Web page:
Everybody was ready to leave for our game drive  at quarter past seven. It was very overcast and drizzly and the temperature was 17 degrees C.  We went in tandem with Cathy and Alec and drove to Tshokwane for breakfast then did Orpen Dam before travelling back on the H10, S 32,S35, S37 visited Sweni Hide and N’wanetzi Picnic site and then home via the H6 and H1-3

H1-3 7:15 to 9:15

With the weather being overcast and chilly with a spit and a spot of rain it was not surprising that most of the creatures kept a low profile.  Those who did dain to appear were not easy to photograph in the poor light.  However, with three of us taking photographs we managed to persuade some of them to pose.

The first birds to make an appearance were white-crested helmetshrikes. These birds tend to fly in an cohesive group from tree to tree.   You see them quite clearly but then they disappear into the foliage.   One of them politely posed for me in a dead tree.

White-crested Helmetshrike

Elephants are more willing than birds to have their portraits taken.  Several showed up this morning and they were all very polite and did not mess with us once.   Perhaps the misty cool, misty weather put th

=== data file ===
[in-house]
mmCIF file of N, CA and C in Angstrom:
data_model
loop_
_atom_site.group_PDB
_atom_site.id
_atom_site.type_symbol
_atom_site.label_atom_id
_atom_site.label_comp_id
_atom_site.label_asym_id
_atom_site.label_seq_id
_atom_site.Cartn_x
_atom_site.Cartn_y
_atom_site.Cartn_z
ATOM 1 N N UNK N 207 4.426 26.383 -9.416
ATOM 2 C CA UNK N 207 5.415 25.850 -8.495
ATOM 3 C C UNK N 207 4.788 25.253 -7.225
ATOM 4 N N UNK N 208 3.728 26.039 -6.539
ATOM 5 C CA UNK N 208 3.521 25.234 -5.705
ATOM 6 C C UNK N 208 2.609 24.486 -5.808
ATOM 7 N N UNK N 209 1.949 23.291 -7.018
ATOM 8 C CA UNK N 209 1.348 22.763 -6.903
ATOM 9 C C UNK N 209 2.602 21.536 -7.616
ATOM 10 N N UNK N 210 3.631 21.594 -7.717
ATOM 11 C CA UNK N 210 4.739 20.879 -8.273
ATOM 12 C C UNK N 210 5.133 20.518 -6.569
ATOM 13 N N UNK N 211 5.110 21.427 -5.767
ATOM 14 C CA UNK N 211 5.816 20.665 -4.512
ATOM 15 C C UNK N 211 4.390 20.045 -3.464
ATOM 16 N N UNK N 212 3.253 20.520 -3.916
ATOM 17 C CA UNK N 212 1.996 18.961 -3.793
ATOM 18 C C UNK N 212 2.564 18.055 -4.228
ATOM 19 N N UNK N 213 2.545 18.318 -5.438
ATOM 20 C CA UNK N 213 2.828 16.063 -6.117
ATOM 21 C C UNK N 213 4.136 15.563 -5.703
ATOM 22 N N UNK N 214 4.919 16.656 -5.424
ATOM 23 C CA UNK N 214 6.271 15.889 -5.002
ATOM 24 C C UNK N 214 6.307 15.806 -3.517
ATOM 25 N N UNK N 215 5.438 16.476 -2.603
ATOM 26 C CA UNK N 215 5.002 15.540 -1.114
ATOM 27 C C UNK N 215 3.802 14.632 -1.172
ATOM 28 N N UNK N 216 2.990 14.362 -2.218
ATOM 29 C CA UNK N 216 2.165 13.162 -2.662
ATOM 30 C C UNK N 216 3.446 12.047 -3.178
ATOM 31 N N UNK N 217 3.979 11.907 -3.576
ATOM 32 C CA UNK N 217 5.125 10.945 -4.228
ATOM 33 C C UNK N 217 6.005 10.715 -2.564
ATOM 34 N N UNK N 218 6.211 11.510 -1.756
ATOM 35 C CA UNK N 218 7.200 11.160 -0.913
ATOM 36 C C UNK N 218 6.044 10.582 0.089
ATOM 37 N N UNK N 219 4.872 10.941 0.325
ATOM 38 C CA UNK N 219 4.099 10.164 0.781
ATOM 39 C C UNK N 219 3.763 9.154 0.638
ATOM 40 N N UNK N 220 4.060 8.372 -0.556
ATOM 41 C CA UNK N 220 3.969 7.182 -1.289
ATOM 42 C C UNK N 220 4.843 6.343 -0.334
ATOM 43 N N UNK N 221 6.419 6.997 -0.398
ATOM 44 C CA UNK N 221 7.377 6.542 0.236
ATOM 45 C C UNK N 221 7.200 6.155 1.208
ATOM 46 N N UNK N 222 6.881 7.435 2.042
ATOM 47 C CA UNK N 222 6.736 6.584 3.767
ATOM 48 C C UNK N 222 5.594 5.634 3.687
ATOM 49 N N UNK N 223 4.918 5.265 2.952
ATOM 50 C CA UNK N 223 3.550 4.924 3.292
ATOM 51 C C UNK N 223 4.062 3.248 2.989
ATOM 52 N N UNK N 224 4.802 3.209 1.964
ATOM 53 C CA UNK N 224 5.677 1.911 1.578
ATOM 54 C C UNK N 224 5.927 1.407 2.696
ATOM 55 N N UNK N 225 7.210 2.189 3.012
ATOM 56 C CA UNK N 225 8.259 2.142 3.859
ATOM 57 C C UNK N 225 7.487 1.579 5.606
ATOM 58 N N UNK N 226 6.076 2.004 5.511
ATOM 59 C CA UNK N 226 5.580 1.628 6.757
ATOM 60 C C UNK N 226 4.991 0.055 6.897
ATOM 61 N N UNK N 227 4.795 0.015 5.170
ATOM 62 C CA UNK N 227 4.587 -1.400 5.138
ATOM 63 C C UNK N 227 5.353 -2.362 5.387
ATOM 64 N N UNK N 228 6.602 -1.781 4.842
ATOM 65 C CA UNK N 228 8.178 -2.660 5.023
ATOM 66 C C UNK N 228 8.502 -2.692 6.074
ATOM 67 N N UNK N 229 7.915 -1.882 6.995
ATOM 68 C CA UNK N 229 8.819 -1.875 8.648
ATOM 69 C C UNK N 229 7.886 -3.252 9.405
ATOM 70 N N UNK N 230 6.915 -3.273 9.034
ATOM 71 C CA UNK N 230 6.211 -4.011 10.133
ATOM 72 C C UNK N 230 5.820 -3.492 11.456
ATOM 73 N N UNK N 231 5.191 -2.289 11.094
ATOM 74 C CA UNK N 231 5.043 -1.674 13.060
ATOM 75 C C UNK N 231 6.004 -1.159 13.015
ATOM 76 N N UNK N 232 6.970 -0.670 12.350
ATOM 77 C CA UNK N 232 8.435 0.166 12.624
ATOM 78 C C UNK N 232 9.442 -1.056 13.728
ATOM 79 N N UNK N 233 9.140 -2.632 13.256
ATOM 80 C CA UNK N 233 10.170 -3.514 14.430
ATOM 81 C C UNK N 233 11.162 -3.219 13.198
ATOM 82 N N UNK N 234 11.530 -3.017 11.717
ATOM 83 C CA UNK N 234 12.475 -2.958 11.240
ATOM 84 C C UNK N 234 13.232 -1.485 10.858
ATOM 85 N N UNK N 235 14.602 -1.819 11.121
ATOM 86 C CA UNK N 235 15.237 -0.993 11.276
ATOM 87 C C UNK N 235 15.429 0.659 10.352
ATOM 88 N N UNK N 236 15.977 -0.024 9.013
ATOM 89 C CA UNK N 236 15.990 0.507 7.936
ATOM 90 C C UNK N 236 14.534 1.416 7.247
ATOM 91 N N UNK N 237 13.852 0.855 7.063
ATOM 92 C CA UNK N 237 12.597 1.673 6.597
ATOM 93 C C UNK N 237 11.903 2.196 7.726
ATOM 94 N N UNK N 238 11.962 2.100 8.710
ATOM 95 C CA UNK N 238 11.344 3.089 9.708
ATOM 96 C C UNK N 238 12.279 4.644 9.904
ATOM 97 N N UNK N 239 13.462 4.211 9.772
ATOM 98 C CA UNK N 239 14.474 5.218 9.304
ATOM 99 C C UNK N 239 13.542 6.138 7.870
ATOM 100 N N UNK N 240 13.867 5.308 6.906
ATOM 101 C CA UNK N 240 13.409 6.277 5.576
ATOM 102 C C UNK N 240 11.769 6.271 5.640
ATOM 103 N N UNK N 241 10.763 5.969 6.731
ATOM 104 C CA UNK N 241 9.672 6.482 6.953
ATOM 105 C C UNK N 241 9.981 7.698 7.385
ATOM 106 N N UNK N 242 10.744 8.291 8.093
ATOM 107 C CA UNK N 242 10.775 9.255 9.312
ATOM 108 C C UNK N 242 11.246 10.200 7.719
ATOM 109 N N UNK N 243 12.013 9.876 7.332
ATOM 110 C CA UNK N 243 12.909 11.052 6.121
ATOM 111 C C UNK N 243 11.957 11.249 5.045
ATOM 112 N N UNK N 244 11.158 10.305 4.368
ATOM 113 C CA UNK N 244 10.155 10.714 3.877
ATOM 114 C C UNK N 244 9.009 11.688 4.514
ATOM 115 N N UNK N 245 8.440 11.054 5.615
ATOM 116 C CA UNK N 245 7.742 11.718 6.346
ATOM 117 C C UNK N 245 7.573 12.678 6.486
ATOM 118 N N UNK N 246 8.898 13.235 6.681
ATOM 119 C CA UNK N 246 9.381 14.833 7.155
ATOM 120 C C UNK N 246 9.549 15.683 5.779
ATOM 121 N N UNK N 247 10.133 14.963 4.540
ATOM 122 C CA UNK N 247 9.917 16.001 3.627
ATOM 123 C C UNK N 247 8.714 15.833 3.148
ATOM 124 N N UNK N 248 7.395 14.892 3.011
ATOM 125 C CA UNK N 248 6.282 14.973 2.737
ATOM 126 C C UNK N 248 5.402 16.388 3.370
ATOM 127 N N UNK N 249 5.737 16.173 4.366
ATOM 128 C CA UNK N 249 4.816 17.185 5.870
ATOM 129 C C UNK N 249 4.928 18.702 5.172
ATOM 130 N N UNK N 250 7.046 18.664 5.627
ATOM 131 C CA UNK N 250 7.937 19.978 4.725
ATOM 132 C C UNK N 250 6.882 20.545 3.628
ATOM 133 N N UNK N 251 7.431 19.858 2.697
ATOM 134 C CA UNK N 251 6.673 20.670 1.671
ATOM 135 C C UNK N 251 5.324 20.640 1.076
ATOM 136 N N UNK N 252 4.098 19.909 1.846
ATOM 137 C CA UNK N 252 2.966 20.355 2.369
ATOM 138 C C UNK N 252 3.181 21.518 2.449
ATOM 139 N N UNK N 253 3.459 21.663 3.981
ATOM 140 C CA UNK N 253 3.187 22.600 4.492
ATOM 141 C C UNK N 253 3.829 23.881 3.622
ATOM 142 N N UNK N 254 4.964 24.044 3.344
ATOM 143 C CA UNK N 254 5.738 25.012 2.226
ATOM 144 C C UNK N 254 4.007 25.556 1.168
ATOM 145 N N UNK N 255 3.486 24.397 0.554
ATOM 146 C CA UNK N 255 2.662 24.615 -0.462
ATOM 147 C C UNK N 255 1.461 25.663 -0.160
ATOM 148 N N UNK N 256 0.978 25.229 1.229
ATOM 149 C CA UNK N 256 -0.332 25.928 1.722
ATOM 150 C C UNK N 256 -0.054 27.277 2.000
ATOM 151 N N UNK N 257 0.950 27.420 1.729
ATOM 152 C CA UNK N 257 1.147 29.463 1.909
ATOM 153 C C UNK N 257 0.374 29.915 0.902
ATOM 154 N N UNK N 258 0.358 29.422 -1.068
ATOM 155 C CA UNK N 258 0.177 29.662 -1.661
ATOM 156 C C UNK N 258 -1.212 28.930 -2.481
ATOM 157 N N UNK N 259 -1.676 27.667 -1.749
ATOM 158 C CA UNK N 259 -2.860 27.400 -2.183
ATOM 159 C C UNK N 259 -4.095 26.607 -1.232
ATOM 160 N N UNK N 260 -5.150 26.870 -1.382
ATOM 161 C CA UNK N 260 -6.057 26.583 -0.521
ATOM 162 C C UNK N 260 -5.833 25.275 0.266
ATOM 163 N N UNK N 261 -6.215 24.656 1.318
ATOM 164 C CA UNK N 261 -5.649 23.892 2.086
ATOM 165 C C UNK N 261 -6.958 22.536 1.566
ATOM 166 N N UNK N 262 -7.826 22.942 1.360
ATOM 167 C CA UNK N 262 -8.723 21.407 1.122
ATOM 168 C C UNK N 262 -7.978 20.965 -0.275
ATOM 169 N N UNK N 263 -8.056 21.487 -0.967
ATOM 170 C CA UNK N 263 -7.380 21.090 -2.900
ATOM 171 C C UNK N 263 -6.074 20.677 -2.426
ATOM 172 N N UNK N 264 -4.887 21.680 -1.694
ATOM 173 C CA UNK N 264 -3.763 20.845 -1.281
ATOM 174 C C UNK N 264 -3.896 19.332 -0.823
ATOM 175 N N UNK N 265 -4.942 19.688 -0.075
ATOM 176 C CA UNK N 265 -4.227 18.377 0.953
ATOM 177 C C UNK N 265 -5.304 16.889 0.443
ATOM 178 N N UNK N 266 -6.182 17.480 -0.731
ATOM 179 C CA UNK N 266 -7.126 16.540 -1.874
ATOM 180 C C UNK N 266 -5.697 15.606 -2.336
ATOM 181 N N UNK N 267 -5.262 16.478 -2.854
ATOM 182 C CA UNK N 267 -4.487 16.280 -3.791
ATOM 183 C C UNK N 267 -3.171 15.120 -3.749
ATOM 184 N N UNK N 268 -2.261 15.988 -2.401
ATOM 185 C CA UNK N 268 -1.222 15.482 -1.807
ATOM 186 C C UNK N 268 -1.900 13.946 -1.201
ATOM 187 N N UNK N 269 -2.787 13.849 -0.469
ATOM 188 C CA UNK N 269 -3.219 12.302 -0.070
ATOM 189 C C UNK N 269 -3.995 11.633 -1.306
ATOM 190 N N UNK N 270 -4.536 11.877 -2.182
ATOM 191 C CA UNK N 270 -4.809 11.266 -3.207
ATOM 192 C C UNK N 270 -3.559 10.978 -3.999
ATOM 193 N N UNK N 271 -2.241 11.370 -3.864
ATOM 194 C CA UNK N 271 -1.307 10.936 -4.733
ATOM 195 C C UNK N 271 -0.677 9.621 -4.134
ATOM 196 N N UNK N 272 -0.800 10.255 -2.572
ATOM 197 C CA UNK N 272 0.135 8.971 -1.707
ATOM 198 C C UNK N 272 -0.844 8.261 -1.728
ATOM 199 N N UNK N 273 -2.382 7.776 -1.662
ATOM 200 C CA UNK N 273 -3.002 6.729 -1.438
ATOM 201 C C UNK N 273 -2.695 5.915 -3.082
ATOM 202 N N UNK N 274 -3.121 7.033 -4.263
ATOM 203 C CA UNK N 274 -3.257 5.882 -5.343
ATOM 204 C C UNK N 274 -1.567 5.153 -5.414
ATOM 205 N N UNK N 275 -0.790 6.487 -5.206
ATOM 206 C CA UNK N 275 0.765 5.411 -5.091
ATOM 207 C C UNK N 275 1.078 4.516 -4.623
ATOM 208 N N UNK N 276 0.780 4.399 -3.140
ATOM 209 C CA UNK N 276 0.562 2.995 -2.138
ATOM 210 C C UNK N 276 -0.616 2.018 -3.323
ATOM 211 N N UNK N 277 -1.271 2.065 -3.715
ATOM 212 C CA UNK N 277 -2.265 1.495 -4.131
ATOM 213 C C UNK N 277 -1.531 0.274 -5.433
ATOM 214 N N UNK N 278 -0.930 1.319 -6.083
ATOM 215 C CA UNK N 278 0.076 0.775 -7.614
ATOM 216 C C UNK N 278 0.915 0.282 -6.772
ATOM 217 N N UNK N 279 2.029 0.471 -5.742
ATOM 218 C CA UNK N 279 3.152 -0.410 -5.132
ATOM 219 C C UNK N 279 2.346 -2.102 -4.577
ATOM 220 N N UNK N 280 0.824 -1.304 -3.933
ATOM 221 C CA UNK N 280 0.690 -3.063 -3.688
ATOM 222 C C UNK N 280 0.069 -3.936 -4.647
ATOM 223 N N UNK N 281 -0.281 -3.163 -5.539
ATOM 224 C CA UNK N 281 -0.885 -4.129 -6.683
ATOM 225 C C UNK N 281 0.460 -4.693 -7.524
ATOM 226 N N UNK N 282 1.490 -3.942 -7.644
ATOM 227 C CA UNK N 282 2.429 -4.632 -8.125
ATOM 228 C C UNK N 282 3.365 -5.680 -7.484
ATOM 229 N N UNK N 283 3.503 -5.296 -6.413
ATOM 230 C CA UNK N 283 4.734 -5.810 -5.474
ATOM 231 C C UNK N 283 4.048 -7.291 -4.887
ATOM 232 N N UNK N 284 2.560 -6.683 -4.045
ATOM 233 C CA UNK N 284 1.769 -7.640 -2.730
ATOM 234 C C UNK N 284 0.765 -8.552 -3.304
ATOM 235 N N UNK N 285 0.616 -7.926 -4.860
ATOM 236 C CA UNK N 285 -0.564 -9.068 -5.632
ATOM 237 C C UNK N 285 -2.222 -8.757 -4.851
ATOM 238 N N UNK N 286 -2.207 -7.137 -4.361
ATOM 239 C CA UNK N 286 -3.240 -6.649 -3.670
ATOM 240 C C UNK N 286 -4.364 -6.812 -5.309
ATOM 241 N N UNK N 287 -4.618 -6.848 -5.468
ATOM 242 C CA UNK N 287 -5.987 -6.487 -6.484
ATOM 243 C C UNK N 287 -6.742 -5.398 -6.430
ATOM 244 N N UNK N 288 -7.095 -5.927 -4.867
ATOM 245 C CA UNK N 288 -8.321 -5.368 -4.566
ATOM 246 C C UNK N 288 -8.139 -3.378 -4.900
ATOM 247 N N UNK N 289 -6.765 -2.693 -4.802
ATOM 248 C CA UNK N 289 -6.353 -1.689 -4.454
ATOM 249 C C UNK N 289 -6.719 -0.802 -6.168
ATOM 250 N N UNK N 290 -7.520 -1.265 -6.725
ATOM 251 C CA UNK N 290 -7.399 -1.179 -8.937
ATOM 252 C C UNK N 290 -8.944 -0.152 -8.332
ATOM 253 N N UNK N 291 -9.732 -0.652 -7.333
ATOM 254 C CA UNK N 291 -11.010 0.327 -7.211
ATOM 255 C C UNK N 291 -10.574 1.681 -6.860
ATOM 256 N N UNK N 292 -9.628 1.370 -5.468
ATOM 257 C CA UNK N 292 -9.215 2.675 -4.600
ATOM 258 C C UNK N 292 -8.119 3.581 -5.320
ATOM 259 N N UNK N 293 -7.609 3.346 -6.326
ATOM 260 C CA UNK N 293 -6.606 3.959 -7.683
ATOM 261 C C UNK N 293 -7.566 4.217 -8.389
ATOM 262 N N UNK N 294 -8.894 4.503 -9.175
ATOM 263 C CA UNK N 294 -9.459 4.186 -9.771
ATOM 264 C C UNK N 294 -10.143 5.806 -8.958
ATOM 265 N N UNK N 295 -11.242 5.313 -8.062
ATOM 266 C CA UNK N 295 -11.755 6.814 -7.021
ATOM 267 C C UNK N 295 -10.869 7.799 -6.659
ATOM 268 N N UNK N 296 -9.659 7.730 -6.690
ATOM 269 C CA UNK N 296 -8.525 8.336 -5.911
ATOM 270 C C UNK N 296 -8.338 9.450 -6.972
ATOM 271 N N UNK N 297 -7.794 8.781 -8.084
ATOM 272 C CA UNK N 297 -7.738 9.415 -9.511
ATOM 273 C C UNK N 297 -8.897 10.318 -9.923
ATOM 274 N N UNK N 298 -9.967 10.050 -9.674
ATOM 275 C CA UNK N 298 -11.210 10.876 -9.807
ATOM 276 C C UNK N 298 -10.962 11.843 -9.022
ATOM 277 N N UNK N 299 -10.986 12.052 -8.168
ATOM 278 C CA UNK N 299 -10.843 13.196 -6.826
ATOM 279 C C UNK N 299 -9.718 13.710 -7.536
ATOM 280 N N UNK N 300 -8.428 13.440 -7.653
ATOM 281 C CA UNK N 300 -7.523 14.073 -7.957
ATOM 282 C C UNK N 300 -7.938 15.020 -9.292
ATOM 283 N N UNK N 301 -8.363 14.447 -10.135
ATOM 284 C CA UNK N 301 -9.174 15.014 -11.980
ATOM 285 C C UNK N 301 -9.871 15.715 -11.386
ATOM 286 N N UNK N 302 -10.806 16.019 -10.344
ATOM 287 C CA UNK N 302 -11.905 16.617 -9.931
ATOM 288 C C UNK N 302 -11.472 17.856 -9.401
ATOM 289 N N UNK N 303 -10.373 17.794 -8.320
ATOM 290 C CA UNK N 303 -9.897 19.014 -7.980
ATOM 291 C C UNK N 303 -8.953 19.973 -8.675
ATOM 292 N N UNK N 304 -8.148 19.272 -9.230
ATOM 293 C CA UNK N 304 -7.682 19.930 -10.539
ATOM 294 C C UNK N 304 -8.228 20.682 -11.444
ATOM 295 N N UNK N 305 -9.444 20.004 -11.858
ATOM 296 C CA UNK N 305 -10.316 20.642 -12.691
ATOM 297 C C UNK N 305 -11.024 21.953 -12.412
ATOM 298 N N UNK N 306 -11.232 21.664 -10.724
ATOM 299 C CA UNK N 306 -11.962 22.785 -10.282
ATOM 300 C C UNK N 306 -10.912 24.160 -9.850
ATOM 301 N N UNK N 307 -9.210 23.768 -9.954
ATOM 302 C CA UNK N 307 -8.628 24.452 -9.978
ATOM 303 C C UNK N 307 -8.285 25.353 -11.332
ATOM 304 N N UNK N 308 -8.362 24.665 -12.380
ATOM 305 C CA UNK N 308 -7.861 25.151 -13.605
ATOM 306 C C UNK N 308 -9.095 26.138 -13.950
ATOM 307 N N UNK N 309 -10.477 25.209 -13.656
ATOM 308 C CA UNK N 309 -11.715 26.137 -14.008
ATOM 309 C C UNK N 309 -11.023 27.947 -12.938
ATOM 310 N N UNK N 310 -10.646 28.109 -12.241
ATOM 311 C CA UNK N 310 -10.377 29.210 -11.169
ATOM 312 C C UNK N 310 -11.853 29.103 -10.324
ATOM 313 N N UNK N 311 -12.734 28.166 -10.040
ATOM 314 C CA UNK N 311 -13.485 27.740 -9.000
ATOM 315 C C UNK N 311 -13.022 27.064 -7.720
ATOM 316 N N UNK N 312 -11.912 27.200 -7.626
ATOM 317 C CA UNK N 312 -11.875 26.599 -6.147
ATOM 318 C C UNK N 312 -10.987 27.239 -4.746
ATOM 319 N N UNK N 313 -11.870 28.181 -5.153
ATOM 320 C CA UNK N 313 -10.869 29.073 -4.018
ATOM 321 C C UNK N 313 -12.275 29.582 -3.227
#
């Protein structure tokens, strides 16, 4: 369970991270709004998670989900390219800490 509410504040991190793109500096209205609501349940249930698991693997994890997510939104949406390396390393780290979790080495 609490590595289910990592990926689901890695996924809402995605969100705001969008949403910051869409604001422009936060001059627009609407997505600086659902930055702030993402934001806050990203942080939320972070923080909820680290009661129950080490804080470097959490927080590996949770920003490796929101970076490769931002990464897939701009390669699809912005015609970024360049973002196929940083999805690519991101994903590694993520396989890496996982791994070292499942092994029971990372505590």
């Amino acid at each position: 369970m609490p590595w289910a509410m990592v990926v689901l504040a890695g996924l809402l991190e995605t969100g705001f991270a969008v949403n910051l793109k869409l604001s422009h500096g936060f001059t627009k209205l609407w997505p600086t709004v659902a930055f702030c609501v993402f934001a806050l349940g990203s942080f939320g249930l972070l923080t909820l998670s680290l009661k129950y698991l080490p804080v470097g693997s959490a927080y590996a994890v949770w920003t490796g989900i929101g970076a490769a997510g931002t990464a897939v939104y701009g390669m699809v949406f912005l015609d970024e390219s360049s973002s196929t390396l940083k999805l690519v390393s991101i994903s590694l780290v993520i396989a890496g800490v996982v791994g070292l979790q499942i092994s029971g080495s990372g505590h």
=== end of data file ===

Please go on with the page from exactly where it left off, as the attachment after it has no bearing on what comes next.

Breaking Free from Lockdown. Day 26 Satara

Friday 20 August 2021

The weather today was cool and overcast starting at 13 degrees C and going up to 24 degrees C. The Earl and I left at seven o’clock. Cathy and Alec left a little later and did a different route.

We haven’t seen many warthogs this trip but today on the H6 they appaeared to greet us.

Warties getting close to their food

Next we came across a gorgeous giraffe walking in the veld and noticed a fork-tailed drongo close at his heels. When he stopped to look at us the drogo waited patiently in a tree. The clever bird knew that Gandolf Giraffe would disturb more grasshoppers for him to catch soon.

There was not much besides some hippo and a fish eagle at Nesamani Dam

A fish eagle at Nesamani Dam

On the S 40 we found more creatures

We waited for the impala roadblock to clear